Watch the sowing steps here on FreshcutKY, a fabulous flower gardening channel from Tonya in Kentucky:
While you can technically sow zinnia seeds as late as September, you might not get much from your efforts. The plants may sprout and grow quickly, but they won’t have time to produce blooms before the cold weather arrives.
For the full run-down on starting zinnias from seed, check out this article: Should You Start Zinnias Seeds Indoors? Yes, And Here’s Why It’ll help you get a jump on having seedlings ready for a late planting.
Waited too late? Try winter sowing instead
If the last opportunity to sow zinnia seeds has passed, you can winter sow them with a little planning.
Winter sowing means planting the seeds outdoors in winter, allowing them to stratify (a process of cold-moist conditions that breaks seed dormancy) and then germinate in spring once the soil reaches its ideal temperature.
Zinnia seeds don’t necessarily need cold stratification, but the low temperatures will prevent the seeds from germinating too soon.
You’ll need a container (milk jugs work great), some potting soil, and your zinnia seeds.
Cut the jug in half, fill it halfway with potting soil, and then sow the seeds 1/4 inch deep. Water well, put the lid back on, and tape it shut with duct tape. Leave the cap off for air circulation and moisture to get in.
Once you’ve sowed your seeds, simply place the container outside where it will be exposed to winter conditions. Be sure to label the container, so you don’t forget what’s inside, and check on it periodically throughout the winter.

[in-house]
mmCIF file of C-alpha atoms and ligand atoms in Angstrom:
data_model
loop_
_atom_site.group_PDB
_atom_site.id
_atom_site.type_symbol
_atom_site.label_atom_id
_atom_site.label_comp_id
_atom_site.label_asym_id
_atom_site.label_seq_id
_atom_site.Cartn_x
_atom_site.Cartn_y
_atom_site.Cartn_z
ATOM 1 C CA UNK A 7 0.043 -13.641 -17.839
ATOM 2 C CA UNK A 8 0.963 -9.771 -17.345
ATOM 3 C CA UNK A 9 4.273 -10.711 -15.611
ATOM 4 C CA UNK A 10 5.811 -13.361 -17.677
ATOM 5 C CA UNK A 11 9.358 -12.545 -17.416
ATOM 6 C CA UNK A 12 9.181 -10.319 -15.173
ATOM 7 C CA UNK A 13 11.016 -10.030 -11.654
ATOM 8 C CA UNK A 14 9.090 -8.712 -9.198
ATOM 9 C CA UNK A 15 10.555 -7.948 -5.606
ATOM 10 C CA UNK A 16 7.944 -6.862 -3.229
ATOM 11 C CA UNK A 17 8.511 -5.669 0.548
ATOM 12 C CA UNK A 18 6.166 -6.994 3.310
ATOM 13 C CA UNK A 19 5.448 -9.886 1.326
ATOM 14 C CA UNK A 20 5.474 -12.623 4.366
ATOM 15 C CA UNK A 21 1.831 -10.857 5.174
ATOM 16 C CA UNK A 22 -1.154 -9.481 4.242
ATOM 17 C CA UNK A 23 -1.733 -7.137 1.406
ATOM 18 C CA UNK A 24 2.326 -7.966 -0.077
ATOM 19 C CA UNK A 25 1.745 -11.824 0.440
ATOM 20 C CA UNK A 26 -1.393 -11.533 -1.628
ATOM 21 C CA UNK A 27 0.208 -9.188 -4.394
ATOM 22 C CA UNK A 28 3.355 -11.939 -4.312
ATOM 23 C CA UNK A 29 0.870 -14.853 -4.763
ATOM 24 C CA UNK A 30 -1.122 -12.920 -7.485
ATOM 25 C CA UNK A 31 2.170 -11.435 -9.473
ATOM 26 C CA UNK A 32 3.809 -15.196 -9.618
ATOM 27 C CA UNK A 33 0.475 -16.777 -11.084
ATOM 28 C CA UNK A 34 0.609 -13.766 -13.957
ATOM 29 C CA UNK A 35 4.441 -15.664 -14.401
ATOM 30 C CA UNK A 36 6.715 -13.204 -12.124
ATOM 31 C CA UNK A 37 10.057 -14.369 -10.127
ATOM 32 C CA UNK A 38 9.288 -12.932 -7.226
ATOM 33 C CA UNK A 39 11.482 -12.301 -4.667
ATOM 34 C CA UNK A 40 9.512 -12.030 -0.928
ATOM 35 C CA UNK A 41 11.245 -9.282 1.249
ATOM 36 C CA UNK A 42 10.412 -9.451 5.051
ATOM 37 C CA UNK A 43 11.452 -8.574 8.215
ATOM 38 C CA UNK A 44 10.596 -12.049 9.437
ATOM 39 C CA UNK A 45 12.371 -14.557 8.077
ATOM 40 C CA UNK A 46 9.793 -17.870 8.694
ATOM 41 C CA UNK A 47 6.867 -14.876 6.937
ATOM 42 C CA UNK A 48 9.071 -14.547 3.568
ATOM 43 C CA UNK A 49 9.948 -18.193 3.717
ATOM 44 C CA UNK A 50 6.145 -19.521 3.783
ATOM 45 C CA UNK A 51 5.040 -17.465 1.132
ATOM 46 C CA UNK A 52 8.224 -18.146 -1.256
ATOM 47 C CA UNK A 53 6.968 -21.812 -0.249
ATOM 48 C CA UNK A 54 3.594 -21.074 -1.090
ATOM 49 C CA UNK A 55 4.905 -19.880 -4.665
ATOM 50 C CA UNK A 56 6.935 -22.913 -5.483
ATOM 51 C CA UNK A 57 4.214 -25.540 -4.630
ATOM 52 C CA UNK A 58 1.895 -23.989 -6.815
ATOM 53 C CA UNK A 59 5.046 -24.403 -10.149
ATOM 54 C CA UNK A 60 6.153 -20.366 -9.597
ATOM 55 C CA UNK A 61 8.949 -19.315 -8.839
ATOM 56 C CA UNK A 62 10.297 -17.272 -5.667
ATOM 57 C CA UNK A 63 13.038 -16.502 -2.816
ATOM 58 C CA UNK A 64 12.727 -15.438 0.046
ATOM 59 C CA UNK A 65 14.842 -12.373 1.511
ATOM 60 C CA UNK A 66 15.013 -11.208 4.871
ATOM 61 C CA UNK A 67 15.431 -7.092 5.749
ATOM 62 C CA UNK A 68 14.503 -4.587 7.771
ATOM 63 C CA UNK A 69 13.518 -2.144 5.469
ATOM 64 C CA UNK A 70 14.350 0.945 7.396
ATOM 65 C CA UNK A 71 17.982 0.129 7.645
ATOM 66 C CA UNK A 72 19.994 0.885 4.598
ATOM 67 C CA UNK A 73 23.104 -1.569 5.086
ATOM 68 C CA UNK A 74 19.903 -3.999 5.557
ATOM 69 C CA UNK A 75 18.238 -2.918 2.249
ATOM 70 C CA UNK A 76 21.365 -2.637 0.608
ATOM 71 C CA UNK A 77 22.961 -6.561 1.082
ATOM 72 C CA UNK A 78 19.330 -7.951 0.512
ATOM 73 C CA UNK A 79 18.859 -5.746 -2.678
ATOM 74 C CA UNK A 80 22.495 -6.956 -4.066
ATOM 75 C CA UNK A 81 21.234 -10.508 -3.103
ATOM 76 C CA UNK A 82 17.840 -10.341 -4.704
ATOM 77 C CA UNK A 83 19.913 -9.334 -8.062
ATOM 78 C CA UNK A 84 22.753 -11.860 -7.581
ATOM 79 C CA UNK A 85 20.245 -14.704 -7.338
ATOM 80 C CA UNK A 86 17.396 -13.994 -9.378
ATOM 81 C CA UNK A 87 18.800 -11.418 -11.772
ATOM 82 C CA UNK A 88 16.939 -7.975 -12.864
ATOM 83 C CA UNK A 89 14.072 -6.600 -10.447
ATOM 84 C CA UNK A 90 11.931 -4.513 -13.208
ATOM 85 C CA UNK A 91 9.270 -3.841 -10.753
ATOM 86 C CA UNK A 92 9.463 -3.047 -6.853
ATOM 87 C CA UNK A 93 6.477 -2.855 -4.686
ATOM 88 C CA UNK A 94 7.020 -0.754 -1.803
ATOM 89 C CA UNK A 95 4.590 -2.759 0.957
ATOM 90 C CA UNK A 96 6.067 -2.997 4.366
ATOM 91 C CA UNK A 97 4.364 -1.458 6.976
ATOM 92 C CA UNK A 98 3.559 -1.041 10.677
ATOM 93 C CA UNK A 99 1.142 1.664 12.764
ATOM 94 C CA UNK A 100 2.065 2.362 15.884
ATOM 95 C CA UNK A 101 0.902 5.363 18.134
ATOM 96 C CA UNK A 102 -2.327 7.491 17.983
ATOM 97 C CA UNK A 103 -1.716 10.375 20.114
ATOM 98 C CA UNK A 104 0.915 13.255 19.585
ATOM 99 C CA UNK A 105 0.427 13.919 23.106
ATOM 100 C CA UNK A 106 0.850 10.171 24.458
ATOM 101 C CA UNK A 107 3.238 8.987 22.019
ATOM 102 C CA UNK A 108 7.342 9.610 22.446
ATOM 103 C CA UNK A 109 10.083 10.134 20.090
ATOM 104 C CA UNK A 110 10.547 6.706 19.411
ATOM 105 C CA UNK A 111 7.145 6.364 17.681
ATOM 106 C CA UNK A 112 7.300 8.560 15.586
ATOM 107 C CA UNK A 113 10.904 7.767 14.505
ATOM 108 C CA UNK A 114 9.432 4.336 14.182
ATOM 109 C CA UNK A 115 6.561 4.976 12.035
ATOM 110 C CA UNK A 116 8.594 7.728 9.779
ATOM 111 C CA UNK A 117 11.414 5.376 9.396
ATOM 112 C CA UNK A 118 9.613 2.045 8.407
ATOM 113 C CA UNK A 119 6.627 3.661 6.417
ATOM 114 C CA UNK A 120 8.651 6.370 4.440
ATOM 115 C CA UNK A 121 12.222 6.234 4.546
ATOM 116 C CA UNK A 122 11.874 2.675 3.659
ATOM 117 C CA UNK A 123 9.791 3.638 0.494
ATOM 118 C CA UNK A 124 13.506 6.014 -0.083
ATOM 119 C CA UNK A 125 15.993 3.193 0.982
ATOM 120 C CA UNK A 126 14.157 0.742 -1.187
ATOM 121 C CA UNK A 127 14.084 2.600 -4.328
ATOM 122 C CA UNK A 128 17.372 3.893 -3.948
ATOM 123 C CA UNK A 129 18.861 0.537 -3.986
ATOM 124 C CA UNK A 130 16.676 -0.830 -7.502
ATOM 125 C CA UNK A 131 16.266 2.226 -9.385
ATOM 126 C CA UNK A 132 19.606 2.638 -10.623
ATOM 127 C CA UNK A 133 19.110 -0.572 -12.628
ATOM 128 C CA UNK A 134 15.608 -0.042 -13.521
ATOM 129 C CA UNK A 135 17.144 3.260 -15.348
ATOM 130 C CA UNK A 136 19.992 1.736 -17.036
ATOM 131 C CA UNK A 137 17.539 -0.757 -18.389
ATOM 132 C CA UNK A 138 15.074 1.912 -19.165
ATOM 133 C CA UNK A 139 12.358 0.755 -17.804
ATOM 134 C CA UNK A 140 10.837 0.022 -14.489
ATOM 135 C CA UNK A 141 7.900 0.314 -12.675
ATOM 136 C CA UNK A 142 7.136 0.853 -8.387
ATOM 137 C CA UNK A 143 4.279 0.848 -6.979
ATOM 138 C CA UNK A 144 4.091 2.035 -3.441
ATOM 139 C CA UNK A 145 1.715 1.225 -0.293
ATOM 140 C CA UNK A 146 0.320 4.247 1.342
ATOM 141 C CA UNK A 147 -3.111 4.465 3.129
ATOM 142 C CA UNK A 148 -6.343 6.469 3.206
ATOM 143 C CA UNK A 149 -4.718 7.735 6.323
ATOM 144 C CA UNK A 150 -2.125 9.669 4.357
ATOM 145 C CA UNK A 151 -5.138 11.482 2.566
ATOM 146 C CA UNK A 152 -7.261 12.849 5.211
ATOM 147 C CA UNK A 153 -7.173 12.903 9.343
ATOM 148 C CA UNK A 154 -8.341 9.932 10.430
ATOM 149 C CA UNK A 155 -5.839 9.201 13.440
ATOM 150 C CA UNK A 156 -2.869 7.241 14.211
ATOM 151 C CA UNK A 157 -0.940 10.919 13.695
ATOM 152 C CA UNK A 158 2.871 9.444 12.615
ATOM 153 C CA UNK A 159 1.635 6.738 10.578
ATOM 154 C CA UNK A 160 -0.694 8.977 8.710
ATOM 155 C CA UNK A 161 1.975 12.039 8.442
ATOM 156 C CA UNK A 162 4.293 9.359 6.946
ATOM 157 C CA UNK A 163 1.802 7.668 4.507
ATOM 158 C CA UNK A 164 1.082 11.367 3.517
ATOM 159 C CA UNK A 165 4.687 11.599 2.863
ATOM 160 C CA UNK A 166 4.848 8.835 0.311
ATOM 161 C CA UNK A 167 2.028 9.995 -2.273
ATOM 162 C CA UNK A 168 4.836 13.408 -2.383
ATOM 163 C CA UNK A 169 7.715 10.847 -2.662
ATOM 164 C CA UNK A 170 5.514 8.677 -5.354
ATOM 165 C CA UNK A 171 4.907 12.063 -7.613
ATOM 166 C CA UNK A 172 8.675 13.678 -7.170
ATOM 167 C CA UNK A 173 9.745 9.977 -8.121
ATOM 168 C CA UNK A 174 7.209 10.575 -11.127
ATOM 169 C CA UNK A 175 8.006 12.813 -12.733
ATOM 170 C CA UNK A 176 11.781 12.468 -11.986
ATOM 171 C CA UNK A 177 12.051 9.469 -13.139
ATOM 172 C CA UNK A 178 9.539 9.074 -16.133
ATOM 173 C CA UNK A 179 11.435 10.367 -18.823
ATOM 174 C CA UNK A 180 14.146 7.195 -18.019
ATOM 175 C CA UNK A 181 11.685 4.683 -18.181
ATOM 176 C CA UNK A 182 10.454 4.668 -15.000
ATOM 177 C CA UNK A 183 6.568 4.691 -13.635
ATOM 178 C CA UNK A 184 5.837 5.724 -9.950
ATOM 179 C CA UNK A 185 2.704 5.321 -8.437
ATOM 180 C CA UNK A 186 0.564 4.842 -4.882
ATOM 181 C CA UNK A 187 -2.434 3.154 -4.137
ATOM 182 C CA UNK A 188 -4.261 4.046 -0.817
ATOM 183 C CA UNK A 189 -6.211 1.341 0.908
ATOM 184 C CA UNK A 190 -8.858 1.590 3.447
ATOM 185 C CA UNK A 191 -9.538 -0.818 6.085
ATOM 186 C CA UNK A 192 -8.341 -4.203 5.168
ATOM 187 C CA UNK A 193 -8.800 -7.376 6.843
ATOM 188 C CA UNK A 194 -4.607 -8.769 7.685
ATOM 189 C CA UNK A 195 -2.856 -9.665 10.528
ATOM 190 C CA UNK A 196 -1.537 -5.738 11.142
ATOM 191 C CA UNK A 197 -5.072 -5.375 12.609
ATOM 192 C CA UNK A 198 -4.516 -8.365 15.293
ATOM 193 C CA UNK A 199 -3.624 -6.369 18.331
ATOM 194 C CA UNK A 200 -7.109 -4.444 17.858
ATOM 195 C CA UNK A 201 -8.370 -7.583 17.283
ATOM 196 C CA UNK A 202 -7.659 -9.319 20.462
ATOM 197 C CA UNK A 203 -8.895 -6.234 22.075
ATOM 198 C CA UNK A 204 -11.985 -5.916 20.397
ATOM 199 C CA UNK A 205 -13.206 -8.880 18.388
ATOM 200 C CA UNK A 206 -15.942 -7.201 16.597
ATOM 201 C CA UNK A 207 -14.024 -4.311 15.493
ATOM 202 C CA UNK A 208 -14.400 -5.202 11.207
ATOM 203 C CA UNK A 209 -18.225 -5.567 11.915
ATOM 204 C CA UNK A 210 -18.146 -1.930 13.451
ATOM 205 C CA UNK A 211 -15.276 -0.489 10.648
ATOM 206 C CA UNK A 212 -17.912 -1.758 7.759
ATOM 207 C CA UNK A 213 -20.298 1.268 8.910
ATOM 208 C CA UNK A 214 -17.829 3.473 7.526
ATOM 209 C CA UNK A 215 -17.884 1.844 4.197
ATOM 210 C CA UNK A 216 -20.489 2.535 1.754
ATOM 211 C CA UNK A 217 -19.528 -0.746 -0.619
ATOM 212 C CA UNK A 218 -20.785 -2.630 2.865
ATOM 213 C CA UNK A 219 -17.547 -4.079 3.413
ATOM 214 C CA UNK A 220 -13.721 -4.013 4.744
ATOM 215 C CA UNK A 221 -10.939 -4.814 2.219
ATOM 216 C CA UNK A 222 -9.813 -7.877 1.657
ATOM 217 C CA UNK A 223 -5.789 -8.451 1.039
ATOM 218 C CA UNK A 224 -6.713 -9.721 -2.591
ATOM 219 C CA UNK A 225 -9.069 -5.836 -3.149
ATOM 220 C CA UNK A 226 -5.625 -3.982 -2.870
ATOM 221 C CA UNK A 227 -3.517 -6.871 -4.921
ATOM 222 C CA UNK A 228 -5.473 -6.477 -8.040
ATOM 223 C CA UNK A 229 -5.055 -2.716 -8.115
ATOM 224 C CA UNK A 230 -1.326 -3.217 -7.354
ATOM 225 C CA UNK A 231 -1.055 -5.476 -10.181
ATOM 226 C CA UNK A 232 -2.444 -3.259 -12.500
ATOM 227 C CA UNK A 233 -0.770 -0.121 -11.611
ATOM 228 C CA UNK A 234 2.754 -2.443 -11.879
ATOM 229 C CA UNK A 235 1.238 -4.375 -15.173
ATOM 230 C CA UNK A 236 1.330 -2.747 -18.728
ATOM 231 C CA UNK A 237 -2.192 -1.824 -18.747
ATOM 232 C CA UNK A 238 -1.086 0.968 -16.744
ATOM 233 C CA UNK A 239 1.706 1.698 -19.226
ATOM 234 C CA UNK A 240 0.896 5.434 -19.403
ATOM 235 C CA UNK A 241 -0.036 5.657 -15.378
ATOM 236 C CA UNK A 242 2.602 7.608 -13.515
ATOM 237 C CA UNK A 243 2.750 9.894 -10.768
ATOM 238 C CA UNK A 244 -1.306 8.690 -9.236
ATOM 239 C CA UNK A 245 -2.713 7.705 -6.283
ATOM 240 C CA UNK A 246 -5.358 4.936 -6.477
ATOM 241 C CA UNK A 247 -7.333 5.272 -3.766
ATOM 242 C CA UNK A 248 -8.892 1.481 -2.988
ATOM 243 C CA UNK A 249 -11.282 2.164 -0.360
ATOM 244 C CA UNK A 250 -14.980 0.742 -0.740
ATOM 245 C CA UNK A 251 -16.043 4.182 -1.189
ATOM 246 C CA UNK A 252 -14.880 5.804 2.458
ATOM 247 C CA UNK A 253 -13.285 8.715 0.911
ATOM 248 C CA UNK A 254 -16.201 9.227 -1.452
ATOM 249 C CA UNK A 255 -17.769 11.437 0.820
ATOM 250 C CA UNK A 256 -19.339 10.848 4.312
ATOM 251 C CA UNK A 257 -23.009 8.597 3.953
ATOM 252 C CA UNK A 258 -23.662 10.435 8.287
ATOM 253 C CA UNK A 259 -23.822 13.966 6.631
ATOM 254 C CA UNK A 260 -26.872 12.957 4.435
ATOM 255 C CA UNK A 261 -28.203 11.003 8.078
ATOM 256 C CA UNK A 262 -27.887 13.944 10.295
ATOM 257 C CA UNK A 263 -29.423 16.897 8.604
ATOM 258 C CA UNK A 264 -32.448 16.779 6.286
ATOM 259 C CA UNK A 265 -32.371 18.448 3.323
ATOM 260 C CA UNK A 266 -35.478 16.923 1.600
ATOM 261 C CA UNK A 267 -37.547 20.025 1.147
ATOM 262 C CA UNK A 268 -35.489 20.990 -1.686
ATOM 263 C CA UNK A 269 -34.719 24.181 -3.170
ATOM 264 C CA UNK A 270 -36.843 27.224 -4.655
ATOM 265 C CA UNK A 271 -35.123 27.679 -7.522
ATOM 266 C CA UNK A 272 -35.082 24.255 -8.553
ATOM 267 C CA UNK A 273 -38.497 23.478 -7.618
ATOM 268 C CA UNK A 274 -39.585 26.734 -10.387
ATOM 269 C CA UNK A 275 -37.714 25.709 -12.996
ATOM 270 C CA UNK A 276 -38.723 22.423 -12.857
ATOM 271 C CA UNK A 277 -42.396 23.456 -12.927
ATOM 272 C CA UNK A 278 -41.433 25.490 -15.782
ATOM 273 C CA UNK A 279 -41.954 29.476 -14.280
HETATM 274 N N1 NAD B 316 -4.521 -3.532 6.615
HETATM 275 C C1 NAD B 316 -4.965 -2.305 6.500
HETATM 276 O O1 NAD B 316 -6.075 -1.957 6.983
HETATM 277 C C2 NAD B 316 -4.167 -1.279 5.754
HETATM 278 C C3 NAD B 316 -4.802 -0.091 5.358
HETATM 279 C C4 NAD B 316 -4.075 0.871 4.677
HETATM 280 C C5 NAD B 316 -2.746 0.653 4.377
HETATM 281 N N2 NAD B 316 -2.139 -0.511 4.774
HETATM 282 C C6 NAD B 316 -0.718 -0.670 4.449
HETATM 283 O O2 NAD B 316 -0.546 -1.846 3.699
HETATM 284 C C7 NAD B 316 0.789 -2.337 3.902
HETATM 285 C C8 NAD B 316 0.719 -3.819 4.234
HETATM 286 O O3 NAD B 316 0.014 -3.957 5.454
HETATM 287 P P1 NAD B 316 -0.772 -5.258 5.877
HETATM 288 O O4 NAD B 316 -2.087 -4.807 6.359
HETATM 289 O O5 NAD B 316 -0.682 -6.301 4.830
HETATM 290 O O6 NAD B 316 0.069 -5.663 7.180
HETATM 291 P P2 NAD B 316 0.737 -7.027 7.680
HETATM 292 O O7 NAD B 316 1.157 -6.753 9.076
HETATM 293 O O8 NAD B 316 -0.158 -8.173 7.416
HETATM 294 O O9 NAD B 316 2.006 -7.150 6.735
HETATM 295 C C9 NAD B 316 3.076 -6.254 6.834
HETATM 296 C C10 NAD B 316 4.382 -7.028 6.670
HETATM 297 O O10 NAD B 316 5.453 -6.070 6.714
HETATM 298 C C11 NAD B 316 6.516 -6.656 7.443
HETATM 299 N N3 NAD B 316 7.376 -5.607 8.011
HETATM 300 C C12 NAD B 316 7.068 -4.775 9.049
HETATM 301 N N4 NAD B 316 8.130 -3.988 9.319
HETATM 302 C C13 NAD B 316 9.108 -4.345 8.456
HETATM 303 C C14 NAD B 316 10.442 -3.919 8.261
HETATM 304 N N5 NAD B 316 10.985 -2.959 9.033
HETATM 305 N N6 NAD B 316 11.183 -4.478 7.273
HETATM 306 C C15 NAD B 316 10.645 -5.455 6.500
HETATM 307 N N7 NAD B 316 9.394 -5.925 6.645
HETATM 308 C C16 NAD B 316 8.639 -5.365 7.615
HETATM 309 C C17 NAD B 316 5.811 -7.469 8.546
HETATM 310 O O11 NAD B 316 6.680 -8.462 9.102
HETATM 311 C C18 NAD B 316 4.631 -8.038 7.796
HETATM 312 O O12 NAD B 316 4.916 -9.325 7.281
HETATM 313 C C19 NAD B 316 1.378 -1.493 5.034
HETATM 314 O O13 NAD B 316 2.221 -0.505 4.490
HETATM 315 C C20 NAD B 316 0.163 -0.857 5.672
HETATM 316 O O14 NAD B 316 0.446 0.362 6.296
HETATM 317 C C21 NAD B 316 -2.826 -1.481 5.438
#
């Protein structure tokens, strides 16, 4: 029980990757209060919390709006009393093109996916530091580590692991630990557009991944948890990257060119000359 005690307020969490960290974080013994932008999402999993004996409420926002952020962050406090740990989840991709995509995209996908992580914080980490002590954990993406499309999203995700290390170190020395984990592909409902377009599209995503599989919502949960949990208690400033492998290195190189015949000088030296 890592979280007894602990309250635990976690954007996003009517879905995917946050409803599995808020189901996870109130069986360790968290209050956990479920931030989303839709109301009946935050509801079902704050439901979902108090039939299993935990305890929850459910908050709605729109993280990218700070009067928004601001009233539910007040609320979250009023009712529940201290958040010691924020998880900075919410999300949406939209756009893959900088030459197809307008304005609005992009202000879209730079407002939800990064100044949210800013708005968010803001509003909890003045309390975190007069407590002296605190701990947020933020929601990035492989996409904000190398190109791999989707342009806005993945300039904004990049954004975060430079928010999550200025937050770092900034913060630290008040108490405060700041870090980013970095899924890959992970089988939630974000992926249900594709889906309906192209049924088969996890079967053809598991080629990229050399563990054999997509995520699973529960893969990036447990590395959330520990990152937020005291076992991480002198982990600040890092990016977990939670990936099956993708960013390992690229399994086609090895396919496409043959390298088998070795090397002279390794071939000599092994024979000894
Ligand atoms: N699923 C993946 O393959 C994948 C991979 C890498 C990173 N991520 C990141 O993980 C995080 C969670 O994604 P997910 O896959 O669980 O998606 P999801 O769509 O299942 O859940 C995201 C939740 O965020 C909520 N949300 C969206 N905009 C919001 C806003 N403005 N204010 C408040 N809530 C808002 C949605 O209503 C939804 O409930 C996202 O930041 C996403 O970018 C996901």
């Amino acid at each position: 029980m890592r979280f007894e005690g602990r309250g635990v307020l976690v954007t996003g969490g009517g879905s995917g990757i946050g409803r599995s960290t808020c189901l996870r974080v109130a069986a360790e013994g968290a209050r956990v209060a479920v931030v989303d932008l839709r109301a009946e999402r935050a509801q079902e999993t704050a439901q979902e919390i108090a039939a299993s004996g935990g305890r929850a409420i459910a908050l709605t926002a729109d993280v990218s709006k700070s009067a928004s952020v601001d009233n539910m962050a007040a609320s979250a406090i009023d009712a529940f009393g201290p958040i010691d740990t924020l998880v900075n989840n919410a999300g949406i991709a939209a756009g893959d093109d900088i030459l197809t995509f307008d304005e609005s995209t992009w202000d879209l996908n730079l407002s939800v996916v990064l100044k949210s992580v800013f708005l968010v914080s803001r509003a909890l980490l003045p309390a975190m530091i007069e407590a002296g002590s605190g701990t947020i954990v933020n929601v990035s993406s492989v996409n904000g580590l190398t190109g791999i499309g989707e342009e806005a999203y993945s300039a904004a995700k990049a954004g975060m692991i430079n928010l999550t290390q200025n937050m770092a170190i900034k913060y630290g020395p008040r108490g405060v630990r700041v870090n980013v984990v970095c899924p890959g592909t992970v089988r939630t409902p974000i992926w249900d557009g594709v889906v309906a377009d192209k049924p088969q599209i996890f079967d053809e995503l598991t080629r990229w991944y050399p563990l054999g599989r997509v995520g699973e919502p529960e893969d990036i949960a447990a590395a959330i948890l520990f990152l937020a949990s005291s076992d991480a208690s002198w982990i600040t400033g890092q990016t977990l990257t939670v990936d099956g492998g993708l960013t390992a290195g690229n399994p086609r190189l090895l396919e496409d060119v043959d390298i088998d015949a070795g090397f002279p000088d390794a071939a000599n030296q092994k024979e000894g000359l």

You should have a beautiful crop of zinnia seedlings ready to plant in your garden by spring!
For a thorough walk-through of the process, here’s another video from Tonya of FreshcutKY:
You can also take the quick and dirty route and simply spring zinnia seeds outside in the soil where you want them to grow. You may lose some seeds to birds and squirrels, so sow them thickly.
Like in the milk jogs, you should have a bevy of zinnia seedlings that will grow quickly come spring.
For either method, make sure to wait to put the seeds out until freezing temperatures have arrived or it’s consistently cold enough that the zinnia seeds won’t sprout too early.
You don’t want them to germinate in October, only to have cold winter temperatures arrive the next week and kill all the tiny sprouts.
Can zinnias survive winter?
If you planted zinnias in spring or summer, the plants will die once winter and cold temperatures arrive. Zinnias are heat-loving plants known as tender annuals, so they can’t survive temperatures under 32 degrees Fahrenheit.
Read more about how frost affects zinnias in this article: Will A Frost Knock Out Your Zinnia Flowers?
However, if you winter sow zinnia seeds, the seed will overwinter just fine. They’ll stay dormant during winter and then come back to life in spring when the temperatures warm up again.
So even though you can’t keep your existing zinnia plants alive through winter, you can replant them each year by sowing new seeds in spring and summer.